¶7 On June 12, 2017, Moreschi filed for a writ of certiorari in the Walworth County Circuit Court.5 She alleged that the Board improperly granted the Edwardses a variance because it failed to find beyond a reasonable doubt all five conditions required under ETZ Ord. § 18.1716(H). The circuit court granted the writ on June 28, 2017, giving the Board until July 7 to return a certified transcript of the record. Also on June 28, Moreschi received draft minutes of the Board's May 23 hearing via an open records request. The draft minutes reflected the Board's unanimous approval of the Edwardses’ variance. Under the heading "Board of Appeals[’] Findings," the draft minutes indicated that the Board had approved the variance because it "felt that there was a lack of detriment."

¶8 At the Board's next meeting on July 31, the Board issued "approved" minutes of the May 23 hearing, which included expansive factual findings not included in the draft minutes.6 At the July 31 meeting, the Board also issued a signed, written document titled "Determination Form." The Determination Form reiterated the factual findings from the approved minutes and included specific conclusions on each of the five conditions required under ETZ Ord. § 18.1716(H):

The Board found beyond a reasonable doubt that: (1) the requested variance is consistent with the purpose and content of the regulations for the district and a permitted use—a single family residence; (2) exceptional circumstances exist re: the location of the septic system on the lot and a 12% slope on the lot justifying the requested variance; (3) economic hardship is not the basis for granting the variance; (4) the variance is necessary to preserve the property rights and enjoyment of the property by the owner who looks to build a single family home on the property that is consistent with other homes in the district; and (5) the variance will not create a substantial detriment to the adjacent properties because the new home will be set back further from the property lines than the pre-existing home.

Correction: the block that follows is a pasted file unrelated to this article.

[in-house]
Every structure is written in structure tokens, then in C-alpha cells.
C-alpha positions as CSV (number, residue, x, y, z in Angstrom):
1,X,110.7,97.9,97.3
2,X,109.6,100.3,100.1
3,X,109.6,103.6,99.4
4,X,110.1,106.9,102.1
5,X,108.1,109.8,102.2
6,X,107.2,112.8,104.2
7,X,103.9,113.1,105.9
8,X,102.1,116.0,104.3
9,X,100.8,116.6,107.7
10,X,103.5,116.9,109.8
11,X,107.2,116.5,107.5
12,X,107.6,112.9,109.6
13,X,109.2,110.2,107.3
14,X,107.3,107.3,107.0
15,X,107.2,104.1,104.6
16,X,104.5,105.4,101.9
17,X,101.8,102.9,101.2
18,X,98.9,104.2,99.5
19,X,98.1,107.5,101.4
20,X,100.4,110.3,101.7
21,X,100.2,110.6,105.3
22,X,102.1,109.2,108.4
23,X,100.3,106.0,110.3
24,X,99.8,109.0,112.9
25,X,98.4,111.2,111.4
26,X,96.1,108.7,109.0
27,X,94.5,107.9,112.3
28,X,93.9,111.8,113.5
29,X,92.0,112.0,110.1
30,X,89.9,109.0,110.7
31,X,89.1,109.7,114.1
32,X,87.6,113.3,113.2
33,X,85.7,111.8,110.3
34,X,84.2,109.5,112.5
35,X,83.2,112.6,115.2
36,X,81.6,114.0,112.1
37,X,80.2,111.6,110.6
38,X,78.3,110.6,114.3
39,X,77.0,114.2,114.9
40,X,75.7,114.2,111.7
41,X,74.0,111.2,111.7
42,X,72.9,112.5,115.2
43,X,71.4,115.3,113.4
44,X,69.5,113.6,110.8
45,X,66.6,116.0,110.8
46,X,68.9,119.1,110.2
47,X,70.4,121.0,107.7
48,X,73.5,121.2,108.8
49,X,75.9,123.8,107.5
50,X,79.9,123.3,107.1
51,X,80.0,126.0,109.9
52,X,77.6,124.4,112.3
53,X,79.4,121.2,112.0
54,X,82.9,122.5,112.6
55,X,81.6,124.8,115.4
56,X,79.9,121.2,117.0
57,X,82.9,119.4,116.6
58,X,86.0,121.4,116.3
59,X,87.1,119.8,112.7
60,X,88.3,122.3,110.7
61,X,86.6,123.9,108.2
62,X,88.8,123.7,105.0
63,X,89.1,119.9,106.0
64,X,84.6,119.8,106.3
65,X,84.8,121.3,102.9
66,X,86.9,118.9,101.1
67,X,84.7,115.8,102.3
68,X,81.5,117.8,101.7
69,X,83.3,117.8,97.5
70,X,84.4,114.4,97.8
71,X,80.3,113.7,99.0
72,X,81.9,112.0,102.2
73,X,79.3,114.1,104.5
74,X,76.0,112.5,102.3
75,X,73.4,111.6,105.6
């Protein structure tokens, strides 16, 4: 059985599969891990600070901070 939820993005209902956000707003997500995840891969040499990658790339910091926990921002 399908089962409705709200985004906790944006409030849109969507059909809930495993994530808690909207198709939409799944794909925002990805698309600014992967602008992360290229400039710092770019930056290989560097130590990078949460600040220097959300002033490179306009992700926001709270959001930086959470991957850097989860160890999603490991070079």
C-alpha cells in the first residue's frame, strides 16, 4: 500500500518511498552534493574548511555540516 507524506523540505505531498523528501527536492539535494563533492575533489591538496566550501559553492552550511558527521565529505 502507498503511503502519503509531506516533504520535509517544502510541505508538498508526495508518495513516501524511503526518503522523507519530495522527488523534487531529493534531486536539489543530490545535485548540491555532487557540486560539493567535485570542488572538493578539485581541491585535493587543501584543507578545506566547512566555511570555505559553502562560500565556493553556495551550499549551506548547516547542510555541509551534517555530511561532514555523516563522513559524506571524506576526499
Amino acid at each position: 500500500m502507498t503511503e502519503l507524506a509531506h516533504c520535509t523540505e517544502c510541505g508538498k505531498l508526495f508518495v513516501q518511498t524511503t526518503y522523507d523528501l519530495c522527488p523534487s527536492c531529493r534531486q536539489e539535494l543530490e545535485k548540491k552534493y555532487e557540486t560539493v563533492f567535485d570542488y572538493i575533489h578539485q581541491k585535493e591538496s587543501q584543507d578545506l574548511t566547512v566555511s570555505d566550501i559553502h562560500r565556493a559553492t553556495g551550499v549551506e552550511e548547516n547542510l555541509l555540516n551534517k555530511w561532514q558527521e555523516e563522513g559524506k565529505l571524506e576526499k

That same day, both the approved minutes and the Determination Form were filed in the Board's office.7

¶9 The day after the Board's July 31 meeting, the Board submitted the certiorari record to the circuit court. The record contained the approved minutes, the Determination Form, a recording of the May 23 hearing, the Edwardses’ variance application, and documents the parties presented at the May 23 hearing. Following briefing and a hearing, the circuit court affirmed the Board's decision granting the Edwardses a variance.

¶10 Moreschi appealed the circuit court's decision on both procedural and substantive grounds. Her procedural claim was that the Board violated her due process rights when it included the approved minutes and Determination Form in the certiorari record. She maintained that the circuit court should have reviewed only the documents that existed at the time she filed for a writ: the transcript of the May 23 hearing and the draft minutes. As for Moreschi's substantive claim, she argued that the Board made its decision under the incorrect theory of law because at the time she filed for a writ, the Board had not explicitly found beyond a reasonable doubt that the Edwardses’ variance met the five conditions set forth in ETZ Ord. § 18.1716(H).